Important notice: This article deals with a very sensitive subject. If you consider any form of self harm or even suicide, please contact your local suicide prevention hotline!
Jane is running through the forest, crying. She has a little backpack with her. In her backpack she has a knife, a book and a flashlight. She is 15 years old and still afraid of the dark. In fact she is afraid of everything - most of all she is afraid of death, of dying like her Mom died. Dying at a point in life, when dying is the last thing she would want. Leaving a child behind. Dying in pain. Wanting to breathe. Not able to breathe. Jane will not die like that. Sitting down by her lake, she puts the knife to her wrist and starts cutting into her flesh. Damn, that really hurts! Tears keep rolling down her cheeks but she continues to cut. Blood trickles down her arm and it gives her strength to continue despite the pain.
Jane doesn't die right then. A friend comes looking for her, a friend who knows that lake. Her friend takes her home and Jane's father drives her to a doctor. She'll have a little scar to remind her of this feeling of fear and despair for the rest of her life. But she will live. And some day she will die. Maybe in an accident, maybe from an incurable illness, maybe in her sleep as a grandma. We don't really know yet.
Death will find you, it finds everybody.
Some people are alone and some have family. Some have family yet are still alone.
Of course, there are other reasons why people decide to end their own lives. Some people are clinically depressed, some have reached a point in their life, where they don't see a way out of their misery. Some people are alone and some have family. Some have family yet are still alone. All these people have in common that they find death and the thought of leaving their loved ones behind to mourn them more tolerable than to go on living another day which they expect to be as painful as the previous days.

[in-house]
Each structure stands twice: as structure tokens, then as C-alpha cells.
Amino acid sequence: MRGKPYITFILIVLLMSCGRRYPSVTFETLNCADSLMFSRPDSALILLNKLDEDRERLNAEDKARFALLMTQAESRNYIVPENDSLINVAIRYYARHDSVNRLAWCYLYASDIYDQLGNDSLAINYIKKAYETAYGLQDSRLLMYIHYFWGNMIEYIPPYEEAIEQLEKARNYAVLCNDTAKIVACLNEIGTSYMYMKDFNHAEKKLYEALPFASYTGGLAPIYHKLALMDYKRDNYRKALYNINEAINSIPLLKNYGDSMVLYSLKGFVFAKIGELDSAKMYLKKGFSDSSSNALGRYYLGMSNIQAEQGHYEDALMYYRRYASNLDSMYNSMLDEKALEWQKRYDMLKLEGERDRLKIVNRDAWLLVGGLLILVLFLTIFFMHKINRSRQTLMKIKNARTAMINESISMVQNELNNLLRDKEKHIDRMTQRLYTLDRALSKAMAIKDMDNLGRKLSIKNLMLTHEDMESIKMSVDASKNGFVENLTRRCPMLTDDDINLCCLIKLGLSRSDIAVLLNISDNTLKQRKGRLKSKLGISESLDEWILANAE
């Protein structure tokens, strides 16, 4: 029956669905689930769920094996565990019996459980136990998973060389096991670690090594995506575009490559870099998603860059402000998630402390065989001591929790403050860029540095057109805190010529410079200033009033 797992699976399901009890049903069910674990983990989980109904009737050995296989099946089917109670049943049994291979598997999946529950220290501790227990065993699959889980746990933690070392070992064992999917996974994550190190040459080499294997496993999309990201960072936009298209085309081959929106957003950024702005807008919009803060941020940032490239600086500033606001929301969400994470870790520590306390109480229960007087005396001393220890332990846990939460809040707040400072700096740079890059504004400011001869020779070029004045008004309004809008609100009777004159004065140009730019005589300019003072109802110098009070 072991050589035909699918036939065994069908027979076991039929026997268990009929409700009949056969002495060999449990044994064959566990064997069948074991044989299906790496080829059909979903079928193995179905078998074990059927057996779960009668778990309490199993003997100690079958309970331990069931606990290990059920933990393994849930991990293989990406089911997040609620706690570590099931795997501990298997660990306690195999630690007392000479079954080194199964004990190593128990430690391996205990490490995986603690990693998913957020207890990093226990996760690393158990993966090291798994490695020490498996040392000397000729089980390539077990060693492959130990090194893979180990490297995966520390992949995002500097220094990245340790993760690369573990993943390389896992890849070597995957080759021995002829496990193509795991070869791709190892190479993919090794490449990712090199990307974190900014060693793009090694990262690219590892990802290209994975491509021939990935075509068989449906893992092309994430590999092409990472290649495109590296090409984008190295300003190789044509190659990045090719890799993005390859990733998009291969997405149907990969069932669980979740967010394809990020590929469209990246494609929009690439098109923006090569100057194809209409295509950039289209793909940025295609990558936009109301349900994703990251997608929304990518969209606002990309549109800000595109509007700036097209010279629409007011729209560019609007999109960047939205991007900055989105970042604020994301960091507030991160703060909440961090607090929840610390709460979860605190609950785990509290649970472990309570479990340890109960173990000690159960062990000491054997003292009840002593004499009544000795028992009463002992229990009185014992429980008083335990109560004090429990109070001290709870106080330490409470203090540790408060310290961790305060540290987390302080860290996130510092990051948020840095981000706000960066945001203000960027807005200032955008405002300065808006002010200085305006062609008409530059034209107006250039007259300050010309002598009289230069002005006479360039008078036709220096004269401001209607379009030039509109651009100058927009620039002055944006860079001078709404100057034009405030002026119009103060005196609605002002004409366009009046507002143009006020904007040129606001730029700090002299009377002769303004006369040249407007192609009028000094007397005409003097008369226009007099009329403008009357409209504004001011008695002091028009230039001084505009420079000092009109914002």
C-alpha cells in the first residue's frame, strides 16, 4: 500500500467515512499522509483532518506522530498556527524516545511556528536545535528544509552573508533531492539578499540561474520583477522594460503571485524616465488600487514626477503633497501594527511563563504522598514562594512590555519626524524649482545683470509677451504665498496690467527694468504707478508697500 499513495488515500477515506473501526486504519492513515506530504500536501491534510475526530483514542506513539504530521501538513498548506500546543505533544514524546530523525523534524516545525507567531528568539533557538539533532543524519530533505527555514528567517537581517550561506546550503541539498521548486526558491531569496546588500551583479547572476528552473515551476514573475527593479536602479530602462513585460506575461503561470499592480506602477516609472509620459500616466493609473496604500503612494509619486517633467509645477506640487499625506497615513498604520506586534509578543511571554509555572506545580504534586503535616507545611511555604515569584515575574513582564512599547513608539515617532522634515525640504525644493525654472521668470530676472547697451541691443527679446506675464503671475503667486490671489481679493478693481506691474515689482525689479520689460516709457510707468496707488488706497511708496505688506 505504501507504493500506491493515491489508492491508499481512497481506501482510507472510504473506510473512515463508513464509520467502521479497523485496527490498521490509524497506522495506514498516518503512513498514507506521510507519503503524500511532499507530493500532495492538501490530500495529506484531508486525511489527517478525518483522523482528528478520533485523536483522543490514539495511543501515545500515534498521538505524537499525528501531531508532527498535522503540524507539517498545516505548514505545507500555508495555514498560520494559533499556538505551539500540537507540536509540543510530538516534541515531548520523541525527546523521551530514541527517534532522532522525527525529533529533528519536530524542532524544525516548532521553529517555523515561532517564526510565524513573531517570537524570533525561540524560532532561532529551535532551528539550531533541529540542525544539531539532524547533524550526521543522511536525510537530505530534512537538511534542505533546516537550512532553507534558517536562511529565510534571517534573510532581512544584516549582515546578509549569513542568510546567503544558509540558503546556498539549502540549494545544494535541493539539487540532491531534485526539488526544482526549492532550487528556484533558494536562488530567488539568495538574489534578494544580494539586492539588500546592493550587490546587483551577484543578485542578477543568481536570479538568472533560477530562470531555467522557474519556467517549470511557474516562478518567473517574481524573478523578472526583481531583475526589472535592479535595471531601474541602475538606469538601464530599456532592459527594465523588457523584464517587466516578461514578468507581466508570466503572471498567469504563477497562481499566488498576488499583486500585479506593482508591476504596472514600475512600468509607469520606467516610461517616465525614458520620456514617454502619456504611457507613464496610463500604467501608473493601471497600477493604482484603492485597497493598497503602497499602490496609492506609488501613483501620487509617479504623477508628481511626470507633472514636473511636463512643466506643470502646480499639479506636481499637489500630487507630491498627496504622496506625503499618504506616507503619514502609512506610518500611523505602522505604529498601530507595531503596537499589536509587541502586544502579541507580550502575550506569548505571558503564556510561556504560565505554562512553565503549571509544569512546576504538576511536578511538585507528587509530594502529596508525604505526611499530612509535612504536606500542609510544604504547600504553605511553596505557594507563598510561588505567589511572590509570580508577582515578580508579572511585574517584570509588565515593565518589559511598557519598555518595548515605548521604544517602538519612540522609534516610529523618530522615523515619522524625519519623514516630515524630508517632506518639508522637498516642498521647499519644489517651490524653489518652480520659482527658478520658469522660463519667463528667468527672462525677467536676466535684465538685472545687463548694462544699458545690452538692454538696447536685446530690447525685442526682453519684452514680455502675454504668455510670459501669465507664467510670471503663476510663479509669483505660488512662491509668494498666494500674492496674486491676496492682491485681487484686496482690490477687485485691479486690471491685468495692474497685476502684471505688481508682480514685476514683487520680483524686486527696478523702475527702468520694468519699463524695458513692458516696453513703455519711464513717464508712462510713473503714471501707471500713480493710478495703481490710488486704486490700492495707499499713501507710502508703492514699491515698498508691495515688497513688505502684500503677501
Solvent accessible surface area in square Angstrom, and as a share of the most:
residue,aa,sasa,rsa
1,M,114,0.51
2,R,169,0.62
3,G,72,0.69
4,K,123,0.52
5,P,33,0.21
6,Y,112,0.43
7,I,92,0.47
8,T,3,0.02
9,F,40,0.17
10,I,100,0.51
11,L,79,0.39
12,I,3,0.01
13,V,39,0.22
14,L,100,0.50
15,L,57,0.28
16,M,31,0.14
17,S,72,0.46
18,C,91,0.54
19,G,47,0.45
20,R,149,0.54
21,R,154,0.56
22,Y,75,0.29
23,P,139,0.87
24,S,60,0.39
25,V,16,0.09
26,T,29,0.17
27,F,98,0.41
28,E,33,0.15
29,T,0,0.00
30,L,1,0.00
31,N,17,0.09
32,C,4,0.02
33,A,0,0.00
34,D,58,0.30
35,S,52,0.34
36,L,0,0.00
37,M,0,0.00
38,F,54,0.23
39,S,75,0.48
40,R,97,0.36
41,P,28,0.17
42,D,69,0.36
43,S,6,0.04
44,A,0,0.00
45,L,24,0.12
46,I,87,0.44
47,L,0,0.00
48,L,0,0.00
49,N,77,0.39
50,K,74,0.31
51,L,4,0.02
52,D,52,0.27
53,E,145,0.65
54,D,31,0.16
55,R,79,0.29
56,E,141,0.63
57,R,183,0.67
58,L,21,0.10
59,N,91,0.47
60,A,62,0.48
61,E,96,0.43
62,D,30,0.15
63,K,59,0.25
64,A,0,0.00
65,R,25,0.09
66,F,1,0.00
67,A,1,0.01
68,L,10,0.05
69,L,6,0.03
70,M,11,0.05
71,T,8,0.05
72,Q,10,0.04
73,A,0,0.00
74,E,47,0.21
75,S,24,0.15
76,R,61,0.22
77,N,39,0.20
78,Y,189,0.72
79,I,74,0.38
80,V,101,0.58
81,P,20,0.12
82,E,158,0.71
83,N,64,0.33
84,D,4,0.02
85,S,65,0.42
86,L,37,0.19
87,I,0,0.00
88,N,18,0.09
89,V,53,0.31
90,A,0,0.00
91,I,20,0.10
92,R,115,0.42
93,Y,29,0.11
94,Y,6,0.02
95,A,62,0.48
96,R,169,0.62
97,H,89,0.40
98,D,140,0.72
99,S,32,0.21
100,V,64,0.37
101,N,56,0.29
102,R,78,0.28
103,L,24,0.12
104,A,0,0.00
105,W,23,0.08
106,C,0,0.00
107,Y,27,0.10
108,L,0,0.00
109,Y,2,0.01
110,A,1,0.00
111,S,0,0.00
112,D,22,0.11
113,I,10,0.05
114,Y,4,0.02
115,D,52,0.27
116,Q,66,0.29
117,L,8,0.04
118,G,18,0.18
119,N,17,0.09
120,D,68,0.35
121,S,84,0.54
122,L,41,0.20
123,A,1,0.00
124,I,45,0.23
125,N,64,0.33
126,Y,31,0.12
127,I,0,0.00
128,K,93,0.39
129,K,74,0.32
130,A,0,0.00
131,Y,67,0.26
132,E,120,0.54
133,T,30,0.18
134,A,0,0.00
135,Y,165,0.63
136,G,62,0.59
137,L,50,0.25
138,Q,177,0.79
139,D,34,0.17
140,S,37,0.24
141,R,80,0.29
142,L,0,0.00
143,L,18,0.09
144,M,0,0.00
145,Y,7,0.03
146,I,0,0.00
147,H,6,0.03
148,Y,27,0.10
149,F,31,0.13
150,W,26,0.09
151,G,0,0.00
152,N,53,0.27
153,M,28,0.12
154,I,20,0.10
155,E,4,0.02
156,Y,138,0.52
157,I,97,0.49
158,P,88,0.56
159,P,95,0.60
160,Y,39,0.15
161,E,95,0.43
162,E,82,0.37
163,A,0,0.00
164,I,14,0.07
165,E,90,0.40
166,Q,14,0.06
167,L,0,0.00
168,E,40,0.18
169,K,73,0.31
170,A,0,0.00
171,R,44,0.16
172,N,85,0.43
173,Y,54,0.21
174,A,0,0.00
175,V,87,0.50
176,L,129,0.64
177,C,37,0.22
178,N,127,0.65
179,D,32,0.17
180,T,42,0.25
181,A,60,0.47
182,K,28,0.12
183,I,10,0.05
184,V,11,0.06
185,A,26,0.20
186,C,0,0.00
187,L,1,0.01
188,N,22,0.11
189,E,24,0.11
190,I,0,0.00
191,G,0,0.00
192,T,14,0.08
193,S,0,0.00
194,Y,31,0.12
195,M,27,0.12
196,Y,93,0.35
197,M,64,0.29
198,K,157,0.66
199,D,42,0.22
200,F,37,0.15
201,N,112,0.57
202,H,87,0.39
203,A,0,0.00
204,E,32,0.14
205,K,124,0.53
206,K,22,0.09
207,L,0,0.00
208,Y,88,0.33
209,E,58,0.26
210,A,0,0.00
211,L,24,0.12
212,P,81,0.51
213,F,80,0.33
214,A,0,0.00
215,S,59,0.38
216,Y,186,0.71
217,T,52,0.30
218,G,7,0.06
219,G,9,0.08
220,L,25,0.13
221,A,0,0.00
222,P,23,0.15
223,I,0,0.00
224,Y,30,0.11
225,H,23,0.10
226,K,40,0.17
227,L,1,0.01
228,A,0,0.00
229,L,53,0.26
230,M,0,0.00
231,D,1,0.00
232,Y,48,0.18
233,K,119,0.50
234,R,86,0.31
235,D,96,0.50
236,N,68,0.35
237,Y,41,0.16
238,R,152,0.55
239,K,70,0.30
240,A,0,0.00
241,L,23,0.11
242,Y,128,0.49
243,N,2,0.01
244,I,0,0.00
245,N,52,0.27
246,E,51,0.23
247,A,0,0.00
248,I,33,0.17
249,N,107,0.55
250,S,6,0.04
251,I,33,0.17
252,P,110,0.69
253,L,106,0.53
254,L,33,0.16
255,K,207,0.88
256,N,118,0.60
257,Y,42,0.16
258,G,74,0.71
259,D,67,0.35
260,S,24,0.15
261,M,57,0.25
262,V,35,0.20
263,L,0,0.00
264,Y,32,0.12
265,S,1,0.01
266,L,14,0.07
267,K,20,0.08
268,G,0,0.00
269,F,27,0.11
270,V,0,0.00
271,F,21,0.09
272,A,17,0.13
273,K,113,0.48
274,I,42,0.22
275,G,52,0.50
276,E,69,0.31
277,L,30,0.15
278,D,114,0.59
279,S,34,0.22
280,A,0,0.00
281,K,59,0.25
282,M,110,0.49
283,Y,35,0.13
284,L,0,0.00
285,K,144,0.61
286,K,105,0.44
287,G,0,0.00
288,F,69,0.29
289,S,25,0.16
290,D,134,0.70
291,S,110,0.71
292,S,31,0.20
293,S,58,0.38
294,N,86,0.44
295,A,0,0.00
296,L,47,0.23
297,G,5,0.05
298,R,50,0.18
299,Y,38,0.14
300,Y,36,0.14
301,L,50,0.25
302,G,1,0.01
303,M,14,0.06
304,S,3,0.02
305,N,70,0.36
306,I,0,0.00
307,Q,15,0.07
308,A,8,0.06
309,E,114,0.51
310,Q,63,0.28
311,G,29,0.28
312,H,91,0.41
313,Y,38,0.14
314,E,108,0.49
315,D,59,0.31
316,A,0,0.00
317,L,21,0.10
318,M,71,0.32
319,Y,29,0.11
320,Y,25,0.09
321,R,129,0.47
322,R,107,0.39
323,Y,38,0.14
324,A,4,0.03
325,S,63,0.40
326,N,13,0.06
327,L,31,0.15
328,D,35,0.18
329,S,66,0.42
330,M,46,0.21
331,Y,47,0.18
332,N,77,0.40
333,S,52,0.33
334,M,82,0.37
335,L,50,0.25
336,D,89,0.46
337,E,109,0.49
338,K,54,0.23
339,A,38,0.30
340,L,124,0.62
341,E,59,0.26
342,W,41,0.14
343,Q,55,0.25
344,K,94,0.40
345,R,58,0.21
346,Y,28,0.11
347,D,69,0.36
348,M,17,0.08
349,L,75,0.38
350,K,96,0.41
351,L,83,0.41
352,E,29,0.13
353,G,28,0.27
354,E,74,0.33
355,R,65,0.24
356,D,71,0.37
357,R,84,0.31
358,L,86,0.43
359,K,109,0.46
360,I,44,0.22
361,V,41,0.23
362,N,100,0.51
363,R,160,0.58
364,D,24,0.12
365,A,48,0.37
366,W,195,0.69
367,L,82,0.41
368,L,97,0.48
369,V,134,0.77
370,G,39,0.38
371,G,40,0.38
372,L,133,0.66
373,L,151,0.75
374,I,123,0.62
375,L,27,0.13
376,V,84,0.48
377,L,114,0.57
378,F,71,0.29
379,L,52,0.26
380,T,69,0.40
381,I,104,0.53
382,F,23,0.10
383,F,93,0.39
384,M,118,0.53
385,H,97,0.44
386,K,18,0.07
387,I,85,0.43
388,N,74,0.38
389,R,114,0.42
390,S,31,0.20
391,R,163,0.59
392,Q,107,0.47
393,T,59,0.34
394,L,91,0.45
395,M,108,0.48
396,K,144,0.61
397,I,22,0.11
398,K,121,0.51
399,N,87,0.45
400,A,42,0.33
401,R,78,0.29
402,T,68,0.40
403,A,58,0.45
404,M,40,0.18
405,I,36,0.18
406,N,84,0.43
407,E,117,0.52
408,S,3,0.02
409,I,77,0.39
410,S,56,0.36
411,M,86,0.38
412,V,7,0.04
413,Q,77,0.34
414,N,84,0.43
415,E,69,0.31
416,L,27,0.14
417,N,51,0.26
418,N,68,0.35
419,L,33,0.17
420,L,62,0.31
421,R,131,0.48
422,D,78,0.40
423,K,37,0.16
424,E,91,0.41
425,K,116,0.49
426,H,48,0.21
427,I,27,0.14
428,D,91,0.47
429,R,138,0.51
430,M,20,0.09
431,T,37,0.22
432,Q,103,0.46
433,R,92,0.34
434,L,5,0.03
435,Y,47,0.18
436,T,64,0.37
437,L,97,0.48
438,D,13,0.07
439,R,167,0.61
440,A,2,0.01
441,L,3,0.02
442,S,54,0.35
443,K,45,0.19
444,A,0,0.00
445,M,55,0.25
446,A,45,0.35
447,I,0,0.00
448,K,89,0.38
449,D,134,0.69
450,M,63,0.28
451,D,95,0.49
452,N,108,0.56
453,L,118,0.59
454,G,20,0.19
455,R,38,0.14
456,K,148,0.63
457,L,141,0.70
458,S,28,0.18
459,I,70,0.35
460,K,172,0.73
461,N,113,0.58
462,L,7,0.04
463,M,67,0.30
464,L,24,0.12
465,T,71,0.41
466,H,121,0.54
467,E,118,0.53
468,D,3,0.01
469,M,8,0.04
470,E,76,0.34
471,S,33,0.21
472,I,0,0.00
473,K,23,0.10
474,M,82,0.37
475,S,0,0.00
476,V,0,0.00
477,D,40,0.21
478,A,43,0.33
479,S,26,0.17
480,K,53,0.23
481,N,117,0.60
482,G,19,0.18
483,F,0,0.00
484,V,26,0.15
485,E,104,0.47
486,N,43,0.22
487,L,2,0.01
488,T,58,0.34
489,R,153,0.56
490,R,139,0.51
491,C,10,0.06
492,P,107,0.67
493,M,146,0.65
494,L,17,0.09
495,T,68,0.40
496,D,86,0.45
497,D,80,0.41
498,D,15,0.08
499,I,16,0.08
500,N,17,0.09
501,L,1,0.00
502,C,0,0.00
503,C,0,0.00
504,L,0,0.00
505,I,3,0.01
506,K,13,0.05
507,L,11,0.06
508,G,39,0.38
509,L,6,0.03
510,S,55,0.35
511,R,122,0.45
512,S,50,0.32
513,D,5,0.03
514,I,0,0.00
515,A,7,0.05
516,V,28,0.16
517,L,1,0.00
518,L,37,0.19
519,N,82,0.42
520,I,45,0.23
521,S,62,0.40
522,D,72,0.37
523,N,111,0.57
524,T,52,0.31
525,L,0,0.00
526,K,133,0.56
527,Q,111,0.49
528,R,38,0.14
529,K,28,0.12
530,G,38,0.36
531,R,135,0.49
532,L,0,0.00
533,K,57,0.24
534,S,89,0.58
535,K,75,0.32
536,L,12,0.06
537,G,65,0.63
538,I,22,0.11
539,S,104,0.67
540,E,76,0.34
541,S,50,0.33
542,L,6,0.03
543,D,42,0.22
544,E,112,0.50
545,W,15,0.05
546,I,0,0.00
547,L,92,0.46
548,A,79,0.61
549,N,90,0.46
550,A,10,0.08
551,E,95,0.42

One french philosopher's view on suicide and life's absurdity
The signs say: »Think of your parents and your children, your relatives and your friends.«
For Albert Camus the question of suicide was the one and single most important philosophical question. His answer was that by committing suicide one would lose to the absurdity. Only by facing the absurdity that life is, can we master it.
An illustration of this absurdity is the so called Suicide Forest at the foot of Mount Fuji in Japan. In the following film there is a part where they show a sign put up in the forest to prevent suicides.
The sign says: "Think of your parents and your children, your relatives and your friends." The people putting up the sign want to prevent suicides. They reinforce the relevance of structures that naturally should be the most relevant to the person in mental distress. The reasoning is, that if a structure feels relevant to me, I will not want to weaken it by abandoning it.
What do you think? Is pointing out relevant structures (family, friends, workplace, community) to a person contemplating self-harm the right thing to do?
Let us repeat this important notice: If you consider any form of self harm or even suicide, please contact your local suicide prevention hotline.